Andrew Gardner: In 1931, in Southern California, Wally Byam constructed the first Airstream prototype in his backyard, made from plywood and masonite, but when word got out that he was producing this incredible travel caravan, his neighbors wanted one as well. It proved so successful that he ended up having to move production into a factory in Culver City, California.
By 1935 in the United States, there were roughly 400 other travel trailer companies. By the end of World War II, his was the only company that remained and he capitalized on the newfound patriotic spirit by marketing his Airstreams to a newly emergent American middle-class consumer.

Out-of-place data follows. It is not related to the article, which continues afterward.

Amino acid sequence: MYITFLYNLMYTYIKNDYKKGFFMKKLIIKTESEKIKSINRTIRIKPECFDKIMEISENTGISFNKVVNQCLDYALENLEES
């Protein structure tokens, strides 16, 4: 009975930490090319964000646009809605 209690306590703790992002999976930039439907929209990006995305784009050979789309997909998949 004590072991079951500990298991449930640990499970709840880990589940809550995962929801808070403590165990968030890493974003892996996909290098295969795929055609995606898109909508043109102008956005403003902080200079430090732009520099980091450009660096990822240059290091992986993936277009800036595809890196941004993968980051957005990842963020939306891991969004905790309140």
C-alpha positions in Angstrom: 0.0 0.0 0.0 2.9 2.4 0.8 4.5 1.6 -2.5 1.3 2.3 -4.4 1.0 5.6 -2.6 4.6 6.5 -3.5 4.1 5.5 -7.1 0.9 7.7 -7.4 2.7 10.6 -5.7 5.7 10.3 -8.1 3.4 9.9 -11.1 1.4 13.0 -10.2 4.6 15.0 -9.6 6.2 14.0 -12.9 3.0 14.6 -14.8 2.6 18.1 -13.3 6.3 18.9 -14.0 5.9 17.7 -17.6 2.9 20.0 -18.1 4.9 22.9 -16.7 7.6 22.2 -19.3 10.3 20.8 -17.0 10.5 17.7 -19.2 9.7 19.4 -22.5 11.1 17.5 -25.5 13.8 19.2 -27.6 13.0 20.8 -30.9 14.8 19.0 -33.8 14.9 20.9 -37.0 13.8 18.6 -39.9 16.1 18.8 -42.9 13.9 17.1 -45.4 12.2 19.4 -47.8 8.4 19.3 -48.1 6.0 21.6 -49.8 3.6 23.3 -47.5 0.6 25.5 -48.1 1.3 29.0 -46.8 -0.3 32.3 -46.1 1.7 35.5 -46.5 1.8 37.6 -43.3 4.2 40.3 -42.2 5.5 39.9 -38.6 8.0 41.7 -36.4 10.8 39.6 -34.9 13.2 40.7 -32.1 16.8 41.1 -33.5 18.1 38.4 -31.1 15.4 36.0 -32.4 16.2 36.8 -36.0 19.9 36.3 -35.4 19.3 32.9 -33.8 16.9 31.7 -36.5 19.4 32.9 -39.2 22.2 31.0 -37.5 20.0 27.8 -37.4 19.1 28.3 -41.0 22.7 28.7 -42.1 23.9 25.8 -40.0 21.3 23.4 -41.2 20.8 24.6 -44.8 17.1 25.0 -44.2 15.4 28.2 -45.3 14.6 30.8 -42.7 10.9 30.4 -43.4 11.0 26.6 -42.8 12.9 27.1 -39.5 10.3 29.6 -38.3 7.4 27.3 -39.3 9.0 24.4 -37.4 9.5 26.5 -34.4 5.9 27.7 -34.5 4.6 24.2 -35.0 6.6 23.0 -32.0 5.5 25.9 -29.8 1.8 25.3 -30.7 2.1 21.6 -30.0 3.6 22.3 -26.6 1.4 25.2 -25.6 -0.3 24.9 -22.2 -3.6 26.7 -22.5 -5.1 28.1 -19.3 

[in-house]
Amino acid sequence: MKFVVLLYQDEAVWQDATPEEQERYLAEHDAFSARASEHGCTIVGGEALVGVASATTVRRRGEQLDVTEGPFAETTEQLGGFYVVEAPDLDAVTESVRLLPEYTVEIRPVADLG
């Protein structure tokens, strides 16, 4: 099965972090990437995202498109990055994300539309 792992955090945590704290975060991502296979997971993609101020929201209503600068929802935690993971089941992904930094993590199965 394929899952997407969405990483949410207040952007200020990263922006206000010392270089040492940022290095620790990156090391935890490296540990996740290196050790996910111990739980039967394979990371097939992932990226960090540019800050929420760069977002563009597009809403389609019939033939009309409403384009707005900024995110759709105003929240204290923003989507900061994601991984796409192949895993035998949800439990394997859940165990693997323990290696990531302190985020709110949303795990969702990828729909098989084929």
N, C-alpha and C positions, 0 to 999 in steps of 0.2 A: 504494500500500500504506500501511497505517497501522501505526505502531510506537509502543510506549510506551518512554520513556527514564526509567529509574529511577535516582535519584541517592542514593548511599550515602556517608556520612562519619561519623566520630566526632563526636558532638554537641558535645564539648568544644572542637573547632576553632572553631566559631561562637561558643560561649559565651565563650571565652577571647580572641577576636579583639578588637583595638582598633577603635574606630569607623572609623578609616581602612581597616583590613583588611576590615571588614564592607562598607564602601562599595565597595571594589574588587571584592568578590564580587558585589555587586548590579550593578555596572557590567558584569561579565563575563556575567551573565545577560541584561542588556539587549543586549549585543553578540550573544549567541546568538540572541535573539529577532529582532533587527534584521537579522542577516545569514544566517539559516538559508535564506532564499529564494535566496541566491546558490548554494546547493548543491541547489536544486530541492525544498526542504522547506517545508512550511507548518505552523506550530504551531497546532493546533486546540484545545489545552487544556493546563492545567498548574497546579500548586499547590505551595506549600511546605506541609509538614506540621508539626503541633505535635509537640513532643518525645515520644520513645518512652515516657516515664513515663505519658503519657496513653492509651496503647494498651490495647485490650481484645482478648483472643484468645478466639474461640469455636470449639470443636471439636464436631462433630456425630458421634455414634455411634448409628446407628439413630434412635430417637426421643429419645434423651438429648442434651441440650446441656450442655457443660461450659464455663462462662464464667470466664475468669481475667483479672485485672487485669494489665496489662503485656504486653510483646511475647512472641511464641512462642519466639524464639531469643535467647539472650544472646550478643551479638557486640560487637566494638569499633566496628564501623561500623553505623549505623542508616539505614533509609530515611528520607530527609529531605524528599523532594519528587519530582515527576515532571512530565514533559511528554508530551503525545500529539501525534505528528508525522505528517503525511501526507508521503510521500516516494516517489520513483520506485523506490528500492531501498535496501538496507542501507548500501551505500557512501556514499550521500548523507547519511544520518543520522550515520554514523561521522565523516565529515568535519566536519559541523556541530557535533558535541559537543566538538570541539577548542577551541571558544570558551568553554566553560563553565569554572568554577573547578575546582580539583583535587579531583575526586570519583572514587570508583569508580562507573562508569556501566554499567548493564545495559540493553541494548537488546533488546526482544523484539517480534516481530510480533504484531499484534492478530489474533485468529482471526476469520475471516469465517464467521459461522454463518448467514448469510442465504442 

He took a caravan of Airstreams on a 13,000-mile, seven-month journey across the continent of Africa. In 1960, he introduced the Bambi, which is named after a miniature species of deer that is native to Angola.
It was clad in the same aluminum material used for airplane fuselage. The design of airplanes also informed the shape of the Airstream, so that they had this aerodynamic bullet shape. And the all-aluminum exterior lessened the need for heavy bracing, which meant that the interior could be packed with a lot of different features.
The Airstream travel trailers have been so successful that an estimated two thirds of all Airstreams ever produced since the 1930s remain in use or on the road. Because these vehicles achieve such cult status, they become these markers of American freedom, American progress. And they have this timeless design.